On the one-year anniversary of her turning professional and her debut at the Citi Open in D.C., 18-year-old Canadian Bianca Andreescu finds herself out of the tournament.
Andreescu received a wild card into the singles draw for the second consecutive year, and was to face Nao Hibino of Japan in the first round.
But a back issue flared up during the Granby Challenger. And it wasn’t helped by some tough tennis. And that is costing her a chance to play the far bigger WTA Tour event this week.
The No. 3 seed in Granby, Andreescu had issues even in the second round, where she defeated 15-year-old countrywoman Leylah-Annie Fernandez in a matched moved indoors.
She had the back looked at after the first set, despite winning it handily.
And then, she went off court for treatment on it during the second, during which she was down 2-4 before running the table to finish it off.
Here’s what it looked like. You can see that Andreescu was in periodic distress.
But the coup de grâce – not the good kind – came in the quarterfinals. Andreescu toughed out a 5-7, 7-5, 6-4 comeback win over Australian lefty Ellen Perez. It took two hours, 19 minutes in the heat and humidity.
But when it came time to play her semifinal against eventual champion Julia Glushko Saturday, Andreescu was a no-go.
Sacroiliac joint to blame
It’s not a new issue for Andreescu, more a recurring theme that has to be managed.
The consensus is that she won’t make it worse by playing. But Andeescu wants to play. But perhaps she has played too much.
The Canadian also ended up sick after the grass-court swing, which also set her back. She tried to play at the Winnipeg ITF event, but retired down 2-4 in the third set of her first-round match.
In Gatineau, Quebec last week, she also lost in the first round of singles. But she and Carson Branstine won the doubles event in her first attempt at doubles since January.
Quarter-final points go undefended
This first year in the pros has had some highs. But even though Andreescu is arguably a better player than she was a year ago, it’s not yet showing in the rankings.
It’s a marathon, not a sprint, though. And there aren’t many careers that go in a straight line to the top of the game.
After defeating Camila Giorgi and Kristina Mladenovic in the first two rounds in D.C. a year ago, she lost in three sets to Andrea Petkovic in the quarterfinals.
In mid-August, she stood at a career-high No. 143 in the singles rankings and seemed on her way.
Right now, Andreescu stands at No. 185. And that includes a pair of finals appearances during a swing through $25,000 ITF events in Japan in April after she had dropped to No. 221.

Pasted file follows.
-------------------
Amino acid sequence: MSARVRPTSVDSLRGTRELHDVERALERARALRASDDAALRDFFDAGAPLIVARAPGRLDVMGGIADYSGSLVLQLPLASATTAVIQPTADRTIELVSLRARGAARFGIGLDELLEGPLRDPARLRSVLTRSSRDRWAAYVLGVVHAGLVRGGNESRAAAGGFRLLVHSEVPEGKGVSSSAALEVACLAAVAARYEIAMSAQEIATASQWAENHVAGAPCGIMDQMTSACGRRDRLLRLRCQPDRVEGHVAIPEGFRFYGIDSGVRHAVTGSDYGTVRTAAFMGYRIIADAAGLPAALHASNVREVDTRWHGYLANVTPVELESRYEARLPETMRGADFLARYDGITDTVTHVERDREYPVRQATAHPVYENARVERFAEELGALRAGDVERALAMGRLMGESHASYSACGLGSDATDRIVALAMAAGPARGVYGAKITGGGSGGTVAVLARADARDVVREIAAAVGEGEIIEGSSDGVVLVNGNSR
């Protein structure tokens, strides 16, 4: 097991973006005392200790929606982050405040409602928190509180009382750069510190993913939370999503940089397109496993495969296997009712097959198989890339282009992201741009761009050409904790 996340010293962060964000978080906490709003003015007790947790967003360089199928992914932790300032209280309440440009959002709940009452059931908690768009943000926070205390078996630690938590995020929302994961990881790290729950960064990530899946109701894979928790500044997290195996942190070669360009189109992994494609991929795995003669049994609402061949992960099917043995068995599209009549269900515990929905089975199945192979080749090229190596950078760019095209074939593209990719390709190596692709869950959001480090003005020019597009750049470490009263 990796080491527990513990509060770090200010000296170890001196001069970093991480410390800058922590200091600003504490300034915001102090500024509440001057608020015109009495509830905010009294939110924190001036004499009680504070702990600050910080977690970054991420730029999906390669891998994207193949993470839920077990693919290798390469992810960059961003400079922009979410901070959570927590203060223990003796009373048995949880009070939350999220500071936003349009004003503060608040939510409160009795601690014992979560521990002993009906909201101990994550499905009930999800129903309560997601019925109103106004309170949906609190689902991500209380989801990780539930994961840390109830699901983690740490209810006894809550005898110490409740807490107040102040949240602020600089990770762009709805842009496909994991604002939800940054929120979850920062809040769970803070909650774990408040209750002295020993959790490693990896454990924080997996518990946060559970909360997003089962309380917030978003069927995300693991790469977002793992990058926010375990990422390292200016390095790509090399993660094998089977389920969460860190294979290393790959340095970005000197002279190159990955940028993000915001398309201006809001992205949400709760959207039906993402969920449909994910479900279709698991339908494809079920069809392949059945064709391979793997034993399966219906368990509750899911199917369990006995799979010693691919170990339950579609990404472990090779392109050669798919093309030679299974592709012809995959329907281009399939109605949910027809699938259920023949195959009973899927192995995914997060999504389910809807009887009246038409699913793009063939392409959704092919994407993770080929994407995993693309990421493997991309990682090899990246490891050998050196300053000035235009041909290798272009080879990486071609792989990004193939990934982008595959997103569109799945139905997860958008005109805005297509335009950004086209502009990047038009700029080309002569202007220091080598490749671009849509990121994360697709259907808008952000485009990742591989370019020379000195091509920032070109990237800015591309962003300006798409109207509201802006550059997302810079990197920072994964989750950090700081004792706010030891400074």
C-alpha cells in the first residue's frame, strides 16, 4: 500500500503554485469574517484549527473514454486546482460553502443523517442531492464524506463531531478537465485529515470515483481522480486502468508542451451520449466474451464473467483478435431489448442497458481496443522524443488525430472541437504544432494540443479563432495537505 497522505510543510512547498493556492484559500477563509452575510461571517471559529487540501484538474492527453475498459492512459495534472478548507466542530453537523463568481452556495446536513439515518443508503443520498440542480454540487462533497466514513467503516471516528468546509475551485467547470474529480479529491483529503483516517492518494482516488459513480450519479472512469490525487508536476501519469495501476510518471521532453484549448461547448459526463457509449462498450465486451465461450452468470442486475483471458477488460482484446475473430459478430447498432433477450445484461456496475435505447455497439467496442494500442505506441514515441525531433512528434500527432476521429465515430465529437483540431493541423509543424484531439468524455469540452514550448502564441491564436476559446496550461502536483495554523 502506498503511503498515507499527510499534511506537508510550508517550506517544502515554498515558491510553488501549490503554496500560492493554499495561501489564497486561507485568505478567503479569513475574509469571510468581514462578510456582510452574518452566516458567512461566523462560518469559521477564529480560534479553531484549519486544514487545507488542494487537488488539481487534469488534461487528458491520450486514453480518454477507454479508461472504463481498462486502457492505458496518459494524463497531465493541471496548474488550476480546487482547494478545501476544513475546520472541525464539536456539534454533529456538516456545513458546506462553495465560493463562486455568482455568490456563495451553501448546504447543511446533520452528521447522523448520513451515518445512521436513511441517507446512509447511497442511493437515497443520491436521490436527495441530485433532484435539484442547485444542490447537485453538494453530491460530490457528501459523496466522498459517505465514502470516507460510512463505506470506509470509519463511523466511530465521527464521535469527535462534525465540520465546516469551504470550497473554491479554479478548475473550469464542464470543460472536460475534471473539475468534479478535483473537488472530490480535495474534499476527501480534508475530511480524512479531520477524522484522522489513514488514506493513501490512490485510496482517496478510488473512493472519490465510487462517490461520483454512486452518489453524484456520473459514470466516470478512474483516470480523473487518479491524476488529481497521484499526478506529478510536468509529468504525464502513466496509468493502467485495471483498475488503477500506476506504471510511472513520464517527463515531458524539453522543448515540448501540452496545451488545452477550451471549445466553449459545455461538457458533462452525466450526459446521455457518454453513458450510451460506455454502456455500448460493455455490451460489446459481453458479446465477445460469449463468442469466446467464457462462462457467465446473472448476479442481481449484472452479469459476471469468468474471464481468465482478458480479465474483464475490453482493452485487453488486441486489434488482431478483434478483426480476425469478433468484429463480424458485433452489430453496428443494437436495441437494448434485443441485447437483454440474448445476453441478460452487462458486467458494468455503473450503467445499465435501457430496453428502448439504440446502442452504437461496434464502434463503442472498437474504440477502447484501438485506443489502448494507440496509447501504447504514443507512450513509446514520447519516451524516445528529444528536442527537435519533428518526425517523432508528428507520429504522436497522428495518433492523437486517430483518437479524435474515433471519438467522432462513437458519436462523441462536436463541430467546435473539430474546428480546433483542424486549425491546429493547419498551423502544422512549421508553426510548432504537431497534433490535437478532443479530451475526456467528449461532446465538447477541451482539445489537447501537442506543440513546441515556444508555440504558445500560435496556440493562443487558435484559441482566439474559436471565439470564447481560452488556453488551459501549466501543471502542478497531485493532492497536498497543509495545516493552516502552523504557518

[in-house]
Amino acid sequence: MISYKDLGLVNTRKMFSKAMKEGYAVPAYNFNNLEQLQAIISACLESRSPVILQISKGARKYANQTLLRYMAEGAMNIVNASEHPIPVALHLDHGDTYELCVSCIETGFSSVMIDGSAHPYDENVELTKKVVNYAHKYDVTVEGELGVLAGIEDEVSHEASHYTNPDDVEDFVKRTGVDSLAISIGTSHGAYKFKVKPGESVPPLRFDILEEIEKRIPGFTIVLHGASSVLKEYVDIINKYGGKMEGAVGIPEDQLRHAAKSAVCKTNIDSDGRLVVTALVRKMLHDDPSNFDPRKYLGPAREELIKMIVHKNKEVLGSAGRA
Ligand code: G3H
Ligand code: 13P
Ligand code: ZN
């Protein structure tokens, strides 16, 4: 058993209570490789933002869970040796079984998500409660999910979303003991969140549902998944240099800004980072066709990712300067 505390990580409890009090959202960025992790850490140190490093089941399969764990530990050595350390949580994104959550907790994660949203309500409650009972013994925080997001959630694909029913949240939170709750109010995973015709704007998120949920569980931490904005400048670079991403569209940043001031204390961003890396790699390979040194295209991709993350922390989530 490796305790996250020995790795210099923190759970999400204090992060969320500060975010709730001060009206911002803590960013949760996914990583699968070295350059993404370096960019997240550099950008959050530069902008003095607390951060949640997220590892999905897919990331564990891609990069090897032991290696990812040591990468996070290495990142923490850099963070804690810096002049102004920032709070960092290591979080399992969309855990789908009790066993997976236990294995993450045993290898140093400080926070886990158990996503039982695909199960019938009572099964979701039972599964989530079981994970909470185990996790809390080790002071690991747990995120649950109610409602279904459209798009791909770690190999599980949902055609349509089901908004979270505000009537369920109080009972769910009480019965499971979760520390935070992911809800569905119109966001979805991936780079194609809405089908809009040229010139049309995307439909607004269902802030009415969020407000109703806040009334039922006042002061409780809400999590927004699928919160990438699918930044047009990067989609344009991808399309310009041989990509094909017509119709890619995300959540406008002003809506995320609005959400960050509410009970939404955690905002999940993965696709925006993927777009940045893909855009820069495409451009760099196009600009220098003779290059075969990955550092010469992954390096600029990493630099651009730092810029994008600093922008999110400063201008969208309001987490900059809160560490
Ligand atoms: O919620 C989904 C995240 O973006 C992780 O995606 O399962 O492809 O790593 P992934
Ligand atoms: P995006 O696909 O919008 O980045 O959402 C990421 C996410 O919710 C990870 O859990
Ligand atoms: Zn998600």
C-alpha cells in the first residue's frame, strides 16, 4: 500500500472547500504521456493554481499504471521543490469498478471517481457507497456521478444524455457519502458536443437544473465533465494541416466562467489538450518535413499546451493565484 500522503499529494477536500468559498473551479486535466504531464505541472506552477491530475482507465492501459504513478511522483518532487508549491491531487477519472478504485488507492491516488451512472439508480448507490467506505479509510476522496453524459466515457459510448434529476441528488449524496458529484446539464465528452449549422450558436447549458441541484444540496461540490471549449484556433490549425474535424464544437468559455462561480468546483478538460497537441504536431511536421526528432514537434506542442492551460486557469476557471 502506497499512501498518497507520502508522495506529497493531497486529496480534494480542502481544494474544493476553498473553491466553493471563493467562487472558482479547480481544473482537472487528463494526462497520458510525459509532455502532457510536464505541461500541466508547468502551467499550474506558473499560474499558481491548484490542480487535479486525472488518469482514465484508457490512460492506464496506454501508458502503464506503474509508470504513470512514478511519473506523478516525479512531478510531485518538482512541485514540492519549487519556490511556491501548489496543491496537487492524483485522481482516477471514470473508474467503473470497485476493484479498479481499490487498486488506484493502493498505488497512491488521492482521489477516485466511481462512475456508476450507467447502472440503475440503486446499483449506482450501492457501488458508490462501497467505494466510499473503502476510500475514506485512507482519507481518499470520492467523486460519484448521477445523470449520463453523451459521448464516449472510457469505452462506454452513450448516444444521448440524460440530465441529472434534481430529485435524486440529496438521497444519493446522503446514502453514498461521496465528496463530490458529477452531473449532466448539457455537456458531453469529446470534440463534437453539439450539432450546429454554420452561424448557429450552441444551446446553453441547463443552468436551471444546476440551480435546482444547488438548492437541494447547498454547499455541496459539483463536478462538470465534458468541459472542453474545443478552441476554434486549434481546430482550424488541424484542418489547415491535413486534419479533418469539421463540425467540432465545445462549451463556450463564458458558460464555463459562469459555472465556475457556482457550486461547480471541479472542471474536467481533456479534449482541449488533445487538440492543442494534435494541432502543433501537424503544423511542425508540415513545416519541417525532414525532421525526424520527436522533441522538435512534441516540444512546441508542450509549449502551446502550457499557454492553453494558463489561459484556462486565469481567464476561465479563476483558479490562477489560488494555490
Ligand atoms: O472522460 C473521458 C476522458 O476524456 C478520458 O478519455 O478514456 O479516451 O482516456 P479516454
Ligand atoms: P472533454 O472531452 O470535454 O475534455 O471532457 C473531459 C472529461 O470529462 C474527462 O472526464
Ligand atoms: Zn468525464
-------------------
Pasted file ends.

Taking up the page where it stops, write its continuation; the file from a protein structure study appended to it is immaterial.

In fact, her doubles ranking (No. 150) has been higher than her singles ranking since last October, even though she’s only played two events this season.
Missing the Citi Open is going to hurt. The 60 points she was going to defend are nearly 20 per cent of her total, and her absence will drop her out of the top 200.
Even more key, though, is the Rogers Cup. Her home-country tournament, a Premier 5-level event, takes place the following week.
You would expect, if healthy, that Andreescu would get one of the three wild cards available to the Canadians. One is already assigned to Genie Bouchard; the other two will be distributed to Canadian No. 2 Carol Zhao, Andreescu, Françoise Abanda or even, possibly, the returning Rebecca Marino.
As of Monday, Andreescu will be the No. 3 ranked player in Canada, behind Bouchard and Zhao.
Andreescu got a Rogers Cup wild card last year, and lost 6-4, 6-1 to Timea Babos of Hungary in the first round.
Genie Bouchard’s abdominals have been prominently displayed over the years, especially in the Sports Illustrated swimsuit issue.
Ironically, they are also the most vulnerable part of her anatomy.
The old ab injury struck again Tuesday, just hours before the 24-year-old was due to play her opening-round match against Germany’s Andrea Petkovic at the $100,000 ITF event in Cagnes-sur-Mer Tuesday afternoon.
Per the Open de Cagnes tournament director, the report from the medical staff on site was that Bouchard was suffering “abdominal pain (douleur abdominal)” felt during her warmup earlier in the day,
And so, in her first ITF-level tournament in over a year, only her second in the last five years, she’s out before she was even in.
A recurring theme
Even going back to her junior days, Bouchard has always been susceptible to abdominal strains.
It’s not because she doesn’t work them in the gym.
Every athlete has a weak spot, a place that’s especially vulnerable when the nerves hit. And for Bouchard, the tension goes right to the abs.
She lost that one, 6-4 in the third. And there were a lot of emotions spilling over.